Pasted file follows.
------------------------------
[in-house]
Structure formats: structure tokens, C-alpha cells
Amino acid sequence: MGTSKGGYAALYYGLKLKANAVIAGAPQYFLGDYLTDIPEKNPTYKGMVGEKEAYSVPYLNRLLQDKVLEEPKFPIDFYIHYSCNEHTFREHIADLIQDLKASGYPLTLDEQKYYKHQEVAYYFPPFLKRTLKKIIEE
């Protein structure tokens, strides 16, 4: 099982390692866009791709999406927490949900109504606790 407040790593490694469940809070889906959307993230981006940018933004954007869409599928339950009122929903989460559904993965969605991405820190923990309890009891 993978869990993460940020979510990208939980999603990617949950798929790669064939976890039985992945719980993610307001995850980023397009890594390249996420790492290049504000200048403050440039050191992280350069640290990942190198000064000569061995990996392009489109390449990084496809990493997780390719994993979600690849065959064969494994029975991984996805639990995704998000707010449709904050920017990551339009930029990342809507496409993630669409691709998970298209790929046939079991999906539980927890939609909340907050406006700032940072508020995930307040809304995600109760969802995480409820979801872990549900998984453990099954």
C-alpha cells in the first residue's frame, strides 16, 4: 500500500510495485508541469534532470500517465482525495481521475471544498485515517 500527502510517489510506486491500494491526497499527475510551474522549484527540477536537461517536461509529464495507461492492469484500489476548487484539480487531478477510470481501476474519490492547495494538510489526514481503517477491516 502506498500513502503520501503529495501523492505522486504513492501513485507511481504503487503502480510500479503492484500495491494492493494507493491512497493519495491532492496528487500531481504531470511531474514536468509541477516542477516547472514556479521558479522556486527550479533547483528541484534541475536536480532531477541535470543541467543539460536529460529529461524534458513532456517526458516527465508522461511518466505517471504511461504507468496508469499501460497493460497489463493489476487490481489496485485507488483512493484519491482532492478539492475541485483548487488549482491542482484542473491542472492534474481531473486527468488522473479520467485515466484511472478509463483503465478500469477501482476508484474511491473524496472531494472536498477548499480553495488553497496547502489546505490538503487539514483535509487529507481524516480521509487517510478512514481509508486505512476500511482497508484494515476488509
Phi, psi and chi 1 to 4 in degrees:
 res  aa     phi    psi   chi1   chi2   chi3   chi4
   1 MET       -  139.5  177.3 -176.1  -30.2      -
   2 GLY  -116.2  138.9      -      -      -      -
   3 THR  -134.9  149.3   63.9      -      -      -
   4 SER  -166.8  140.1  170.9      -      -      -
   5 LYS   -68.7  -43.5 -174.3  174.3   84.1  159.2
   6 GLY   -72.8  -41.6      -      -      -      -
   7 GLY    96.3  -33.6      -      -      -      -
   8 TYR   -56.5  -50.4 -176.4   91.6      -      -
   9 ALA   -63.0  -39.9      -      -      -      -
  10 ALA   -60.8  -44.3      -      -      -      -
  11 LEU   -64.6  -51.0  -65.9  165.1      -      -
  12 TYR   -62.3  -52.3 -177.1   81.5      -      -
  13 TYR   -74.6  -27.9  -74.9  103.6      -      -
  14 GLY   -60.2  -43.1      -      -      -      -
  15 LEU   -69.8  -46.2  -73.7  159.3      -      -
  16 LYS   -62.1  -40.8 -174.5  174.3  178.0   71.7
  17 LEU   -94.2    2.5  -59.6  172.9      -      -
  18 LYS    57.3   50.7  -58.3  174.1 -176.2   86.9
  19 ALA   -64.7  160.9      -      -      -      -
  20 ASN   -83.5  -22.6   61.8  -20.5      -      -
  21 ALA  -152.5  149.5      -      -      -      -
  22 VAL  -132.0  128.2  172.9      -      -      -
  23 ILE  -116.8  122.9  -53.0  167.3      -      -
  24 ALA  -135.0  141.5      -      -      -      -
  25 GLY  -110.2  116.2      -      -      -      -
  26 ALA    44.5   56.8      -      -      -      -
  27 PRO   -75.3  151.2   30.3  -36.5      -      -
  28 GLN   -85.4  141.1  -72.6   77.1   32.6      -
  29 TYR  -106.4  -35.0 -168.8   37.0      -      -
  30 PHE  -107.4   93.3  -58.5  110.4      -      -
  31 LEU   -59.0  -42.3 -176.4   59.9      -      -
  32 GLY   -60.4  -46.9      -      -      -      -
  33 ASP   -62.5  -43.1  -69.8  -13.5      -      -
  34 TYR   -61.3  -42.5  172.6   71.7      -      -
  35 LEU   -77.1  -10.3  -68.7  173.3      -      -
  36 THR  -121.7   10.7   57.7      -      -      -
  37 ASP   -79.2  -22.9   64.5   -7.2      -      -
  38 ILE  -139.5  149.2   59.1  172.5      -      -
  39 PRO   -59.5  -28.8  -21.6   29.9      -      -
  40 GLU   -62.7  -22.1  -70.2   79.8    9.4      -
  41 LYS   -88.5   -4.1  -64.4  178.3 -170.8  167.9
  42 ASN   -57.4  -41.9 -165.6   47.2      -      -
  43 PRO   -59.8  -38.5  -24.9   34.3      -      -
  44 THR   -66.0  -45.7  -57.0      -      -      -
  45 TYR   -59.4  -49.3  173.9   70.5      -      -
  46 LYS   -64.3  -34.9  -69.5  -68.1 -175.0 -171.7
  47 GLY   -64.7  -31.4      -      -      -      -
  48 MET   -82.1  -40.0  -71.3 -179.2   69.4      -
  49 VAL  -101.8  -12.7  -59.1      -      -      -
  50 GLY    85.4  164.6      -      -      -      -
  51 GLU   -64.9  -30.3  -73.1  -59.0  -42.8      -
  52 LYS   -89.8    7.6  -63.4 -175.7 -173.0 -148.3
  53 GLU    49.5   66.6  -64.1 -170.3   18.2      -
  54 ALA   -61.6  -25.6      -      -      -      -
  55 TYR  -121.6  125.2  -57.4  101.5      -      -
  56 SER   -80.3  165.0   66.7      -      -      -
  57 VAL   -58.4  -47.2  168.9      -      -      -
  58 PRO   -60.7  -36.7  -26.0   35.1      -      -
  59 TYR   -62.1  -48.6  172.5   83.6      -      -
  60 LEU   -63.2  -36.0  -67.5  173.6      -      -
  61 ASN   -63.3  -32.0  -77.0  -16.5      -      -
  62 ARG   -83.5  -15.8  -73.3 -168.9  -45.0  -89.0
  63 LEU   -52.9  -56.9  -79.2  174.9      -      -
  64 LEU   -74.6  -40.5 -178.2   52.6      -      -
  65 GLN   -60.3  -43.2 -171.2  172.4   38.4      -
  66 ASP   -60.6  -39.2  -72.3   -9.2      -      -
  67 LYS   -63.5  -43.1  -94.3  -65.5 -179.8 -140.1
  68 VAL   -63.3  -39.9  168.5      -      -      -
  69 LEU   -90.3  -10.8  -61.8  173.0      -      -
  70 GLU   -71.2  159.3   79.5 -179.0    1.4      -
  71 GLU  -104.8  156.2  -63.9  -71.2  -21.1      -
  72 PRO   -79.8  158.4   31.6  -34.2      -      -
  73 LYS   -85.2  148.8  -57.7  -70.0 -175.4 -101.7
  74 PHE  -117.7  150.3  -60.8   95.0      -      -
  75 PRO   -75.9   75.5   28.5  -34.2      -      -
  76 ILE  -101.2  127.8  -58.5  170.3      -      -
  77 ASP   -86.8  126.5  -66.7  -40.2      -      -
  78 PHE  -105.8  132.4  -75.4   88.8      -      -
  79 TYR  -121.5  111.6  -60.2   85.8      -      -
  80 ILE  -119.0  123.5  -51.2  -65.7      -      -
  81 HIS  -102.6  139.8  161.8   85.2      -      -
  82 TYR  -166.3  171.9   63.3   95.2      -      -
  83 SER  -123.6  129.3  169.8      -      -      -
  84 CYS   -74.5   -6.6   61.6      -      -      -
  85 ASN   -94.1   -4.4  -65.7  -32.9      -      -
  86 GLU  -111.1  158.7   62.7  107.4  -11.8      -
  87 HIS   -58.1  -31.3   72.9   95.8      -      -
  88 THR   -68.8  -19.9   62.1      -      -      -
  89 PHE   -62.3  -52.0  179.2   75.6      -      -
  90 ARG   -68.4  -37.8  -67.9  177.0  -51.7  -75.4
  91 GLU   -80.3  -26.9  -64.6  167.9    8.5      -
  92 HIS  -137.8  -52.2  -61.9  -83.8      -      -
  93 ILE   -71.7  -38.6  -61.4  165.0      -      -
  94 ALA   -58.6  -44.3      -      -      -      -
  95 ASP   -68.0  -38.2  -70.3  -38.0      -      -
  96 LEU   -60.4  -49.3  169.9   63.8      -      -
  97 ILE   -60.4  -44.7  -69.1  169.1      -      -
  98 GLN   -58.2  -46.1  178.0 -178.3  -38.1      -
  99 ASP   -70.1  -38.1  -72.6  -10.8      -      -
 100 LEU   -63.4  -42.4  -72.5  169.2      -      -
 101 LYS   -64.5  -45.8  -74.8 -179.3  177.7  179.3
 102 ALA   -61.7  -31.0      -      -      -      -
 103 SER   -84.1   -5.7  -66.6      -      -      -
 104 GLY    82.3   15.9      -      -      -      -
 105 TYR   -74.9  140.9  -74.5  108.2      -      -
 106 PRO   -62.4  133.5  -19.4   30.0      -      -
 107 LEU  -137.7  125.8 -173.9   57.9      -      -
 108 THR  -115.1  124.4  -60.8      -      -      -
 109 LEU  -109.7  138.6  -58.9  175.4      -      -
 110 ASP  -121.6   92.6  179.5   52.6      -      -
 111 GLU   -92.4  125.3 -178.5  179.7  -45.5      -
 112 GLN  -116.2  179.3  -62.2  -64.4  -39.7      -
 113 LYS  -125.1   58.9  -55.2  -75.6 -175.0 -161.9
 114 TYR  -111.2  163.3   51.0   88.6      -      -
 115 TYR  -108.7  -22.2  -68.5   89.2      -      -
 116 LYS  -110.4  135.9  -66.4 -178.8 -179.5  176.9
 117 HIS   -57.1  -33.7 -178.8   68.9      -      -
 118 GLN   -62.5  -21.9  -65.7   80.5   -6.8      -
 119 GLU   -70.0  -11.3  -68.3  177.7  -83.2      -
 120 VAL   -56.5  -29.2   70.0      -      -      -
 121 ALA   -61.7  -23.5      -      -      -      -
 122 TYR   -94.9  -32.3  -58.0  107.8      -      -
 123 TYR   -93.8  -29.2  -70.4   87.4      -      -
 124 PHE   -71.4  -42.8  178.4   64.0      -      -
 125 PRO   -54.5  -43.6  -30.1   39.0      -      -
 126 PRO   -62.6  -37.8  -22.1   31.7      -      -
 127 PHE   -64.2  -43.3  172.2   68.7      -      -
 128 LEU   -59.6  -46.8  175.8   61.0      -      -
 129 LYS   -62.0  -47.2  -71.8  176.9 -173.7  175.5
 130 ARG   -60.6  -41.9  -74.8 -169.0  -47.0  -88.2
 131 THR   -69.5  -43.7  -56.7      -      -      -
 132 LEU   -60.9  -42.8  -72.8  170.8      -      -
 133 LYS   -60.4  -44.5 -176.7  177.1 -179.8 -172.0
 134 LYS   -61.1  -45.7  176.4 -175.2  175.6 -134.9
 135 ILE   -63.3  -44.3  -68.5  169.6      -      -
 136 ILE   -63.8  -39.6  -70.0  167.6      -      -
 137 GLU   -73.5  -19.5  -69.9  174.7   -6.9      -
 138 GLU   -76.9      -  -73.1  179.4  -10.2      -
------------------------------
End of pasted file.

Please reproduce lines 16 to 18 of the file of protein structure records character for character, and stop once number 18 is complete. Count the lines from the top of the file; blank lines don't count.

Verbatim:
   9 ALA   -63.0  -39.9      -      -      -      -
  10 ALA   -60.8  -44.3      -      -      -      -
  11 LEU   -64.6  -51.0  -65.9  165.1      -      -